Josephine Cochran (March 8, 1839, Ashtabula County, Ohio - August 14, 1913) was the inventor of the first commercially successful hand-powered dishwasher which was constructed together with mechanic George Butters.
Early life Josephine was the daughter of John Garis, a civil engineer, and Irene Fitch Garis. Her grandfather, John Fitch, was an steamboat inventor. She was raised in Valparaiso, Indiana, where she went to private school.
Marriage Josephine married William Cochran on October 13, William was a politician and merchant. They moved to Shelby County, Illinois. Her husband died when she was 44 years old, which motivated her to go through with developing the dishwasher. She kept William's last name but added the "e" after his death.
While Cochrane had servants to do dishes, the amount of chipping manual washing caused led her to seek a mechanical solution. She also wanted to relieve tired housewives from the duty of washing dishes after a meal.
Cochrane's dishwasher Josephine designed the first model of her dishwasher in behind her house in Illinois. George Butters was a mechanic who assisted her. She showed her invention at the 1893 World's Columbian Exposition in Chicago and won the highest prize. The word spread, and soon after, Cochrane was getting orders for her dish washing machine from restaurants and hotels in Illinois. She patented her design and went into production. The factory business, Garis-Cochran, began in 1897.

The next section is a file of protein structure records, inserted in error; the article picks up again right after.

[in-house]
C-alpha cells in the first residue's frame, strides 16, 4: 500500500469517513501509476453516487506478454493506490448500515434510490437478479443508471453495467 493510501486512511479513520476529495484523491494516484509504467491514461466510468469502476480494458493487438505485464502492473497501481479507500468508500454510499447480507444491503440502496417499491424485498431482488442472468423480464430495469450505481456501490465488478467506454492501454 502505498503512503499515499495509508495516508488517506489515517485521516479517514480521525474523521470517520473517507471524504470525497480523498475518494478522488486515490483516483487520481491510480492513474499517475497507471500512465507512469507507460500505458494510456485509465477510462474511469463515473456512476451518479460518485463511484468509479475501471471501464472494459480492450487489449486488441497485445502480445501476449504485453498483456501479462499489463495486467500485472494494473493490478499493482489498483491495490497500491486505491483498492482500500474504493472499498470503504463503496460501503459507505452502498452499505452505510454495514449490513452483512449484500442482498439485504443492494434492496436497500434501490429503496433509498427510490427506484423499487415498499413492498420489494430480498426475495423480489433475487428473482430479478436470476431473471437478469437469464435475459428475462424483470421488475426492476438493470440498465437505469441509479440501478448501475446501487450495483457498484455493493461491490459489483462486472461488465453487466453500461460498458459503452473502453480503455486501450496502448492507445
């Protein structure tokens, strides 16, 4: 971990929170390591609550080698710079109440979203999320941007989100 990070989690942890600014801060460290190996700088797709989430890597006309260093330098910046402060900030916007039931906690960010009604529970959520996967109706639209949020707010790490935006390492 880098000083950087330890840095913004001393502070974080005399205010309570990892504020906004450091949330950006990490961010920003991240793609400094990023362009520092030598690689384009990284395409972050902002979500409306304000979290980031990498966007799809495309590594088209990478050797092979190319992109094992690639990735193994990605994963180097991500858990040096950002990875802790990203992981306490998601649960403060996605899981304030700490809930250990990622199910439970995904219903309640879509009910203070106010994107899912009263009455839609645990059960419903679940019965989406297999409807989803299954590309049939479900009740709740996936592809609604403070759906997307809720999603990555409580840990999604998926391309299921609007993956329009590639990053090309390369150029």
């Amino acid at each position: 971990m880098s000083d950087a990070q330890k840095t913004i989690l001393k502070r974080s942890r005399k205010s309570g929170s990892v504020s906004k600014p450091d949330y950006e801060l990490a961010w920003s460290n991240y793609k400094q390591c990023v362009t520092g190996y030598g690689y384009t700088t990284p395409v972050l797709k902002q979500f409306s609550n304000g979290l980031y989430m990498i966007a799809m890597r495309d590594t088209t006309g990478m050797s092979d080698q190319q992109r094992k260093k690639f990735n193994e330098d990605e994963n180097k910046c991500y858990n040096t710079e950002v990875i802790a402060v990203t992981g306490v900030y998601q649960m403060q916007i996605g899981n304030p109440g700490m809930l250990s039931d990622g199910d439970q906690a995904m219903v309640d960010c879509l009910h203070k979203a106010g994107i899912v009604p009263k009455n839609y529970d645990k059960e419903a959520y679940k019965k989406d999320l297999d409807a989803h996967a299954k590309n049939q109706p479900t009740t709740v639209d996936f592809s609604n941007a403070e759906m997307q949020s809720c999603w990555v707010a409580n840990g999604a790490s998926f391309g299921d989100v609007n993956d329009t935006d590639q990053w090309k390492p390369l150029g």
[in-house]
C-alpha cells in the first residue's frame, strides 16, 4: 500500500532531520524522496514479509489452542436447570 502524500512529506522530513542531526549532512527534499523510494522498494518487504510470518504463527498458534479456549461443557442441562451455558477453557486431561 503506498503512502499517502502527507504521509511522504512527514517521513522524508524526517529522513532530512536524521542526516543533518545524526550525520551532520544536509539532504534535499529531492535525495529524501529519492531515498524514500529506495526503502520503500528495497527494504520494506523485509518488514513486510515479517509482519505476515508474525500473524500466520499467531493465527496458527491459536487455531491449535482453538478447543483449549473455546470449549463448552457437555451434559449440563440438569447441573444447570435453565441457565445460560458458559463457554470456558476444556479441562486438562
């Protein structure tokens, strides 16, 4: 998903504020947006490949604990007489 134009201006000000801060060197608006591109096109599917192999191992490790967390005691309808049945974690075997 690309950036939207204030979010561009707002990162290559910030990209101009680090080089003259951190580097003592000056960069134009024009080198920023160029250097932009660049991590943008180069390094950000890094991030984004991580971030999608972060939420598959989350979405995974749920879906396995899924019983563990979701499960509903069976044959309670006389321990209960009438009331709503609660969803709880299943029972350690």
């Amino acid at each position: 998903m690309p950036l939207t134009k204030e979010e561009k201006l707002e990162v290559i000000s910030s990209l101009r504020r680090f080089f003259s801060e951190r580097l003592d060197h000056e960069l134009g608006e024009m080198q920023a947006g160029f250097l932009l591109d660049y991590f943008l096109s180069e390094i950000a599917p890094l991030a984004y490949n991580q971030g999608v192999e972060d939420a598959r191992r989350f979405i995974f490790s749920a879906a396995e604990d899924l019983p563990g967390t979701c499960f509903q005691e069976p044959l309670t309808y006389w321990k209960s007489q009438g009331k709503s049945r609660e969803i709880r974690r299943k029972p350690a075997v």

In 1950s dishwashers became a typical household item. These early dishwashers required a great amount of hot water, so houses had to be modified for this new technology with the proper plumbing.
Death Josephine died of a stroke in Chicago on August 14, 1913, and was buried in Glenwood Cemetery in Illinois.